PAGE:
New San Miguel Art Center Honors Jon Schooler
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Gentleman rancher Hugo Granados is opening a contemporary art museum, the Casa Museo de Arte Contemporaneo, on former ranch lands just outside San Miguel de Allende, Gto. Described as a “handsome international playboy with a great eye for art, ” Granados combed local galleries and museums to create a standing collection of art by San Miguel artists, including work by Mario Cabrera, Jeffrey Brown, Martin Cramer, and Keith Keller, as well as 26 paintings by our own Jon Schooler. Schooler, who moved to San Miguel in 1963 at the age of 14, agreed to field some questions about growing up in San Miguel, the San Miguel art scene in its bohemian heyday, and his unique painting style.
Any thoughts/stories about the San Miguel artists/writers you “grew up” around? About a jillion. There was this guy named Steve Rogers. Had these parrots named “Arturo” and “Far Out.” Far-Out would say “Far Out” and Arturo would say “I’m far out.” And they would go on and on and on about who was being more far out. He had this van, and there was something wrong with it. He took it to a mechanic to get it fixed and he fixed it beautifully. It took him six months to get the parts. The mechanic took it for a final test drive and ended up completely totaling the van.
The painter Daniel Brennan influenced me the most. He was my art mentor when I was a teenager. I would go watch him paint, watch him lay out his canvases. Danny taught me how to analyze any painting and understand the step-by-step painting process. David Kestenbaum was my younger neighbor and a strong sculptor. His father was Lothar Kestenbaum, who at the time was the sculpture professor at the Instituto de Nationales Bellas Artes in San Miguel. I still have two of David’s sculptures on my living room mantle. He learned how to swim at my house. Up the street lived Leonard Brooks. He was a Canadian painter. He did the best collages. Carl Bernstein lived down the street, too. He was Segovia’s protégé. And Segovia was the greatest Spanish guitar player when I was a kid. He used to jam with my brother. Marjorie Morton – her painting name was Marjorie Hathaway – was my best friend’s mom. She received huge commissions for her paintings. I learned a lot from her at her studio. I would stretch three linen canvases for her and she would allow me to stretch one for myself. It was Belgium linen. They were beautiful. The other guy that came around Marjorie’s studio was Eric von Schmidt. Eric von Schmidt was a folk singer right around the time of Bob Dylan. He wrote the song “Baby let me follow you down” that Bob Dylan covered on his first album. What are your current favorite subjects/sources of inspiration? I never know where inspiration comes from. I just soldier on.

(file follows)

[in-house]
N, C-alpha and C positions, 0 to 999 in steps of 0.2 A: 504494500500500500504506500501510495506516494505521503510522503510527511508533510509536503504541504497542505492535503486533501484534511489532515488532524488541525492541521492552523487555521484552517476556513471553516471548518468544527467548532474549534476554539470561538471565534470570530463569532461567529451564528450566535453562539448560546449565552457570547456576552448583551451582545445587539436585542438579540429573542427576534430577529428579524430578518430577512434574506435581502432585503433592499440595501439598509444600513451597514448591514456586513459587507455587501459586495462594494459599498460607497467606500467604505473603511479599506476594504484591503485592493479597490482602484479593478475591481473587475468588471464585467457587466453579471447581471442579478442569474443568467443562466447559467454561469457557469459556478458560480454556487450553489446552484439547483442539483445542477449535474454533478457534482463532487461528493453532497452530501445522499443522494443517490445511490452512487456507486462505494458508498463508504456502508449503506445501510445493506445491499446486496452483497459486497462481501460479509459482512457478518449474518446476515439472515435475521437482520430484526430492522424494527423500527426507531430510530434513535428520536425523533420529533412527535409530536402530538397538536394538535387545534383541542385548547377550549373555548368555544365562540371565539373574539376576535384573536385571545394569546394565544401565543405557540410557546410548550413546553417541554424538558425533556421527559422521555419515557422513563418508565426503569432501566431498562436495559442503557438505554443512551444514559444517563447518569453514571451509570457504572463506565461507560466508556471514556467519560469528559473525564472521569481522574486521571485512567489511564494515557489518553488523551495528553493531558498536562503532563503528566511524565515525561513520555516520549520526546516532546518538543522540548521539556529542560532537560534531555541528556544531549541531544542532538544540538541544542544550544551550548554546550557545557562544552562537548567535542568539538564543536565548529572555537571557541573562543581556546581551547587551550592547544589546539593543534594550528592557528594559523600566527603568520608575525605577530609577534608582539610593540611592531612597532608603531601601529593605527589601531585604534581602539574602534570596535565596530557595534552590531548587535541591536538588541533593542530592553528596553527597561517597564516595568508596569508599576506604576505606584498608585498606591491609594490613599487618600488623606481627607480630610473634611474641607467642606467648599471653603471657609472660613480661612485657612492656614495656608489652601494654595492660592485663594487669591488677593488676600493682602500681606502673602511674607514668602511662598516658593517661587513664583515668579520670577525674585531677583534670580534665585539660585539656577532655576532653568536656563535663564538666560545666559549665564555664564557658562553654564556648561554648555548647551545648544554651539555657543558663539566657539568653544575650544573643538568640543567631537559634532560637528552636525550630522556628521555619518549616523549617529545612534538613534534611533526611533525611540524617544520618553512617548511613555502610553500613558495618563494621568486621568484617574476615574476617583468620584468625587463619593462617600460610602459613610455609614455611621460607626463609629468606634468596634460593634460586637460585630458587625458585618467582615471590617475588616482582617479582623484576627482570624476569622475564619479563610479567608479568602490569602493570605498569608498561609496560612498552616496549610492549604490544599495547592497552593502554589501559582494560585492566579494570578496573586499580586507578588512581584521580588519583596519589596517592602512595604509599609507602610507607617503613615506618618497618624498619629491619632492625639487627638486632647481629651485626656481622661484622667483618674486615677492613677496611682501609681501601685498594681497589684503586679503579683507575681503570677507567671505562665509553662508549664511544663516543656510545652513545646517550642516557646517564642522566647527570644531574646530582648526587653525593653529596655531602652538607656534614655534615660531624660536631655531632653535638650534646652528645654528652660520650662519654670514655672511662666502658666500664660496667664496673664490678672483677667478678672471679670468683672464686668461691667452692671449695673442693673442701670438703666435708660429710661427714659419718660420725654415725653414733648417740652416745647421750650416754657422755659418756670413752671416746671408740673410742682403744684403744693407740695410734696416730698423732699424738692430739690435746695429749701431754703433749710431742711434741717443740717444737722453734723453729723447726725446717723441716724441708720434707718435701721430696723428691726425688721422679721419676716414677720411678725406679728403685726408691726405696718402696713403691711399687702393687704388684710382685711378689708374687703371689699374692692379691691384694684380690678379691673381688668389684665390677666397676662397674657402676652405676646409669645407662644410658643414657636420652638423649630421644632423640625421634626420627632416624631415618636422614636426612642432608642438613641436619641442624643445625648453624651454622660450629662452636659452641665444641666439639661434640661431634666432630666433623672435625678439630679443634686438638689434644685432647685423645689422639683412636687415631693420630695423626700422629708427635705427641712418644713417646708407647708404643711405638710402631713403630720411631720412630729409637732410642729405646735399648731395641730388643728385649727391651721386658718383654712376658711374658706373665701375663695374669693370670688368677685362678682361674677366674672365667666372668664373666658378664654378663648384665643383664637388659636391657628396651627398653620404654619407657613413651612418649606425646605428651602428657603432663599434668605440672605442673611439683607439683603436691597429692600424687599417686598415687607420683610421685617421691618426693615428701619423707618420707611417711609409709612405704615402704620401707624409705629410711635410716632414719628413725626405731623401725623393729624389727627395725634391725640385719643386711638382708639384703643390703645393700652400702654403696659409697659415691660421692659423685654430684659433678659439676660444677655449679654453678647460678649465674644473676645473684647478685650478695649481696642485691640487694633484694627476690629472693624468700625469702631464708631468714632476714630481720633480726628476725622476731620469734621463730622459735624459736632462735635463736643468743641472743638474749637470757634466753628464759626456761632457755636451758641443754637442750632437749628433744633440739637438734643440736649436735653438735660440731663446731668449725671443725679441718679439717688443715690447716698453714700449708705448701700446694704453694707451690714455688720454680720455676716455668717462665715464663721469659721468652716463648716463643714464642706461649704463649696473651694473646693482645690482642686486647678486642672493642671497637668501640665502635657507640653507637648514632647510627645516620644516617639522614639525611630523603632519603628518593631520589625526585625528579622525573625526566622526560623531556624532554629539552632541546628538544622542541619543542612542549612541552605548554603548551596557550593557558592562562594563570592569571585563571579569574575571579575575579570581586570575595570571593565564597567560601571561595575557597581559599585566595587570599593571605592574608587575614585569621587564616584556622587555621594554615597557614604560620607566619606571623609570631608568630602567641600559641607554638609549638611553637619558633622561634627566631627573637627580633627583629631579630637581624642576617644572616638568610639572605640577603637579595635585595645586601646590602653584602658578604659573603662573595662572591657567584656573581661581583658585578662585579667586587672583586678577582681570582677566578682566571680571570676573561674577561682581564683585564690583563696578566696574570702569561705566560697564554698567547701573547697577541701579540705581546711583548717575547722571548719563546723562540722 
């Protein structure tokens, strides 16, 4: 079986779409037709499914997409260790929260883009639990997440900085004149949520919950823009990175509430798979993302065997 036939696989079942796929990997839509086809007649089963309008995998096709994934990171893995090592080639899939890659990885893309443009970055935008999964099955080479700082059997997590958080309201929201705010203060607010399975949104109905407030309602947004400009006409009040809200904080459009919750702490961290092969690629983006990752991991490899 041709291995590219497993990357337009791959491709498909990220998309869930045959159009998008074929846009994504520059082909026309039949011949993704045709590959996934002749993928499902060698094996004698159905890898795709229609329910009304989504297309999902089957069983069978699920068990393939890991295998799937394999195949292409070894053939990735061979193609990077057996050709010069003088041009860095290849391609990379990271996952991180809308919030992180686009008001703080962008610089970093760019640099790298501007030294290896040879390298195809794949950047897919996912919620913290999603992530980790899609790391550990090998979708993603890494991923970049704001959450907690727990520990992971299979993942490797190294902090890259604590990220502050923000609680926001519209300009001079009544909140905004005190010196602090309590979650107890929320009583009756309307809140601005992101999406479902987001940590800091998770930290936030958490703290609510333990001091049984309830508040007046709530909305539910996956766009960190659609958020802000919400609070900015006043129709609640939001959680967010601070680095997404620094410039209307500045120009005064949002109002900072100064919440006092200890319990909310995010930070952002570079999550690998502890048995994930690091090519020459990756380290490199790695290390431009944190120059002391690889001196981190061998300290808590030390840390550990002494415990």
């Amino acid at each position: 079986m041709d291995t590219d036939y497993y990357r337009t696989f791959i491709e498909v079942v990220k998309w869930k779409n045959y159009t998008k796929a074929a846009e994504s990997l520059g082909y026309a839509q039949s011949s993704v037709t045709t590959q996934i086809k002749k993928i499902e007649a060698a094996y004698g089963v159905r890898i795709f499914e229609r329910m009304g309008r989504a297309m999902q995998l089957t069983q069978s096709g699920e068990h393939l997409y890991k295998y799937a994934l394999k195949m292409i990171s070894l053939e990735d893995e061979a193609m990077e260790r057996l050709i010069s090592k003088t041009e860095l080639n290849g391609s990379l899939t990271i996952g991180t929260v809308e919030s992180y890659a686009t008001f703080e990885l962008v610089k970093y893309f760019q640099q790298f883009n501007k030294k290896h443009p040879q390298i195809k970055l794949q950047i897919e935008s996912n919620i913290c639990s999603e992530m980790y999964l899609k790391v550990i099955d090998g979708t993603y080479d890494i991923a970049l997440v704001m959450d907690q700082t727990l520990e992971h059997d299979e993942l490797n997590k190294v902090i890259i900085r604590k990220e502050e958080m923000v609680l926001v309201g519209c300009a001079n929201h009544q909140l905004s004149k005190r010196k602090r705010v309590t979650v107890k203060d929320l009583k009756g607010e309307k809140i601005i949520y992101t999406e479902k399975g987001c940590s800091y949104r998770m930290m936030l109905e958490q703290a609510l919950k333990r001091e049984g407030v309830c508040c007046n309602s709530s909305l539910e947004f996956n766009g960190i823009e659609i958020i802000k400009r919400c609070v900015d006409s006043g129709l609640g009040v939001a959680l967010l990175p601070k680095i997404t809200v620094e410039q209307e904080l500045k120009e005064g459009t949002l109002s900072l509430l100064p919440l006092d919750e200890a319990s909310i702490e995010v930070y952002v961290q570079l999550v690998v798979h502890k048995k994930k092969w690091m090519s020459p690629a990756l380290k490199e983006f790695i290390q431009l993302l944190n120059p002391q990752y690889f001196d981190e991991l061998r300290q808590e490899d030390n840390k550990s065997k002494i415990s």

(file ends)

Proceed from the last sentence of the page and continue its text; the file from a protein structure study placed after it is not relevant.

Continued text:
How do you describe your style?
Experimental. I am a scientific painter. I experiment. Back in the day when I was doing textile printing, I saved all the excess color in jars. It looked like Walt Disney threw up in a jar. I figured I would end up with a big jar of brown. But when I threw it on a screen, it would come out as separate, marbleized colors. Later, I created a method in which I covered the canvas with paint and manipulated them with syringes and knives. I work fast. I don’t labor over a piece for months. I’ll do six pieces in one night. I believe in the law of averages. I would create twenty paintings and one would turn out really well. Eventually, one in twelve would turn out incredibly well. Over the years, that number has changed in my favor. Painting is an open window into the imagination. Art starts there. I begin with an idea which results in a physical reality that includes exciting, beautiful colors. Traveling through imagination I encounter colors that are alive and can communicate the same as advisers and allies. Colors are my friends. My work is more about colors and having fun with them, than anything else. When I start to paint, color is the only element that I can relate to. I believe each color possesses its own spirit. Pioneering throughout my imagination and mapping the process through oil paints and canvases, each painting ends up as a map documenting that place in the imagination. I like to do pieces with humor that reach the viewer. I aim for art that holds up, art that is positive with big energy; art that you can look at in the morning for a boost to start you day.
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